The doctor went immediately into his dispensary, dismissed his assistant upon some frivolous errand, and closed the door after him. Some minutes he remained compounding drugs with his own hand; after which he mounted his pony, which had been saddled in the mean time, and rode rapidly off to the lawyer's house.

"Send all these people out!" somewhat sharply exclaimed the doctor, as, in passing up stairs, he cast his eye upon the numerous assembly of "sympathisers," who had gathered in the passage and about the foot of the staircase. Fanny dismissed them, and then, accompanied by Colin, went up stairs into the room in which the unfor tunate man had been laid upon a bed, and whither also Dr. Rowel had directed his steps.

In the first place, the lawyer was very copiously bled; after which the doctor administered a powder with his own hands, and gave instructions that, in the course of about an hour, if Mr. Skinwell appeared more recovered, another of a similar description should be given. He then very strictly charged Fanny not to allow any person to visit him, and to prevent him talking in case he should attempt to speak, as silence and quietness were highly essential to any patient in his condition. Promising that he should call again in the course of the night, the doctor then took his leave, though

not till he had privately drawn Fanny aside, and fully satisfied himself that Mr. Skinwell had not discovered to her any material portion of that secret which he so greatly dreaded should come to her knowledge.

During several hours the unfortunate man continued much the same as before; but about midnight he rallied. There was nobody in the room except Fanny and the servant girl. Colin had taken his leave long before; and Skinwell's stripling clerk, who was introduced to the reader at the commencement of this story, and who had now grown up into a tame, spiritless, and crest-fallen man, was sitting below in the kitchen, seeking refuge from the whereases and aforesaids of the law in the pleasant pages of Joseph Andrews.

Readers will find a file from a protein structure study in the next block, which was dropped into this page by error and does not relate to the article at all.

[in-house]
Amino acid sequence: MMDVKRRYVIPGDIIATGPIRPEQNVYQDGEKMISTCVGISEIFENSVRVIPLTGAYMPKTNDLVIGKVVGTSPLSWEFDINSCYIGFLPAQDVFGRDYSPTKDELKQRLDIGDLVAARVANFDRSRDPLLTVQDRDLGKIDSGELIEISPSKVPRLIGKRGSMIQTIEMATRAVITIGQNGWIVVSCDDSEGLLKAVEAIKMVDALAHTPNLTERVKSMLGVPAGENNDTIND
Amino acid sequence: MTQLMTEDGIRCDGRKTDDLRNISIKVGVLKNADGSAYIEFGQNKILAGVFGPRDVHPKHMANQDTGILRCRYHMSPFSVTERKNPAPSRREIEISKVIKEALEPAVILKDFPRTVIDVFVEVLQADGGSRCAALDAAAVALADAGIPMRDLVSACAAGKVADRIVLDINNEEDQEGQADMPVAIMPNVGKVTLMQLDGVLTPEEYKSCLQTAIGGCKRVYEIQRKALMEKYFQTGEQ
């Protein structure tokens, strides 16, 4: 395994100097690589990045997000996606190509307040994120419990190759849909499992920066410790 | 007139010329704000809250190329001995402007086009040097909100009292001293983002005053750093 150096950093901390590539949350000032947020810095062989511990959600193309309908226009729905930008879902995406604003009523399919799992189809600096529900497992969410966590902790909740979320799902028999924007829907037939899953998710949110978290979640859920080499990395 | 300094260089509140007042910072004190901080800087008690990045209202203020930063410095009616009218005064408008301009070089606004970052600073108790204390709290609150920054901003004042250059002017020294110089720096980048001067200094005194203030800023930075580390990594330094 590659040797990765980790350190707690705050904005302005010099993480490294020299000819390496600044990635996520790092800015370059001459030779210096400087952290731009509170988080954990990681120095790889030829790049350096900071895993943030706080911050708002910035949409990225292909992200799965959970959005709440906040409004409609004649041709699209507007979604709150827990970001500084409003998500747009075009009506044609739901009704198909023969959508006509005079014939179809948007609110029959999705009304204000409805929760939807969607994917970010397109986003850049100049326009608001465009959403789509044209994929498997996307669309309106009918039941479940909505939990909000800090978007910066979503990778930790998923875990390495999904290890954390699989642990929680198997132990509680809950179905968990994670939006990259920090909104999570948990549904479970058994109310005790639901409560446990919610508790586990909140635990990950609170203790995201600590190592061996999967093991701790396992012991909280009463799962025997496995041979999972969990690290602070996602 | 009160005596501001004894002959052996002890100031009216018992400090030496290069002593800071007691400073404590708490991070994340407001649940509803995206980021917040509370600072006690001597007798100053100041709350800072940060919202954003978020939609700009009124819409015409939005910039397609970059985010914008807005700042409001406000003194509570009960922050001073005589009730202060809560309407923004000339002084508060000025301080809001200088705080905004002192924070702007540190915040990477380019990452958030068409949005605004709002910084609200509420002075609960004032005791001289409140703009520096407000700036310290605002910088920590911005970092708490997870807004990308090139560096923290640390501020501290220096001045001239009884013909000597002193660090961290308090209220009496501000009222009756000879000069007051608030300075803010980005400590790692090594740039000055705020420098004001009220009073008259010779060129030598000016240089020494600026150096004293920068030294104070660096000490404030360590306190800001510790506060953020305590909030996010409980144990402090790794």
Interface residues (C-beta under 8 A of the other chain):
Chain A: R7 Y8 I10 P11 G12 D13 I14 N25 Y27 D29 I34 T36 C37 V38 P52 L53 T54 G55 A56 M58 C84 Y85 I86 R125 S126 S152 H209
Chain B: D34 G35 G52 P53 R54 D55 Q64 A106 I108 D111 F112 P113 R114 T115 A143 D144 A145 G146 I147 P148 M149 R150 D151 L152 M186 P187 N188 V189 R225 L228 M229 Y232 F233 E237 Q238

Mr. Skinwell, as I have said, rallied a little. He looked wildly about as though seeking for assurance of the locality of the place he was in, and then feebly beckoned Fanny to bring her ear near him. "Who has been to me?" he whispered.

"Only Dr. Rowel, sir," answered Fanny assuringly.

"Then I am a dead man!" exclaimed the lawyer, bursting into a flood of tears. "Oh Heaven, forgive my sins as I forgive all those who have sinned against me!" And he forced his head into the pil. low as though he would bury it out of sight. The foam gathered upon his blue lips, and his teeth snapped together with a sound that made the girl's blood turn.-"Oh, what has he given me? my breath is hotter than fire.-The flame eats my heart out!-water,— water!"

"No, no!" cried an eager voice behind; "'twill kill him!" and Dr. Rowel strode across the room. Fanny saw him, and his looks terrified her. The sedateness of the experienced physician, which no circumstance of this kind can generally disturb, was all gone. He breathed half-convulsively through his opened mouth and dilated nostriis; shining beads of water that momentarily glistened in the lamplight, stood upon his forehead; and several times successively, as he crossed the room, he passed his hand with instinctive energy over the sides of his temples, so as to cast the hair which clustered there backwards, as though his burning brain sought closer contact with the cool common air. He stood by the bedside. Skinwell rolled round his eyes, and strove to cry, "You've poisoned me!" But the doctor rapidly closed his hand over the sick man's mouth, and drowned his failing voice.

Fanny stood petrified with horror; while the servant-girl rushed screaming out of the room. The doctor still kept his open hand on Skinwell's mouth, while the dying man strove to set himself free by violent motions of the head and writhings of the body. A stifled call on the name of Fanny at length broke from his muffled lips.

"Go out! leave me !" fiercely cried Rowel to the horrified young woman; but she did not obey him.


Fanny!" again escaped the lawyer's lips.

The sight, the voice, the desperate sense that came upon her all at once that Rowel was killing his patient, nerved her with more than woman's courage and ten times woman's ordinary strength. She rushed frantickly to the opposite side of the bed from that on which the doctor stood, and violently seized his wrists.

"Away, woman!" he cried, suddenly turning all his efforts

against her, in the endeavour to free his hands and strike her down. But she held him tightly. Curses upon her! whispered almost as from the inmost soul, but deadly and pregnant with hellish meaning, hissed through the doctor's teeth, which showed between his lips clenched like a workman's vice. Fanny prayed mentally for strength to hold him. As they struggled, the sick man beneath them spoke. "Fanny-your father"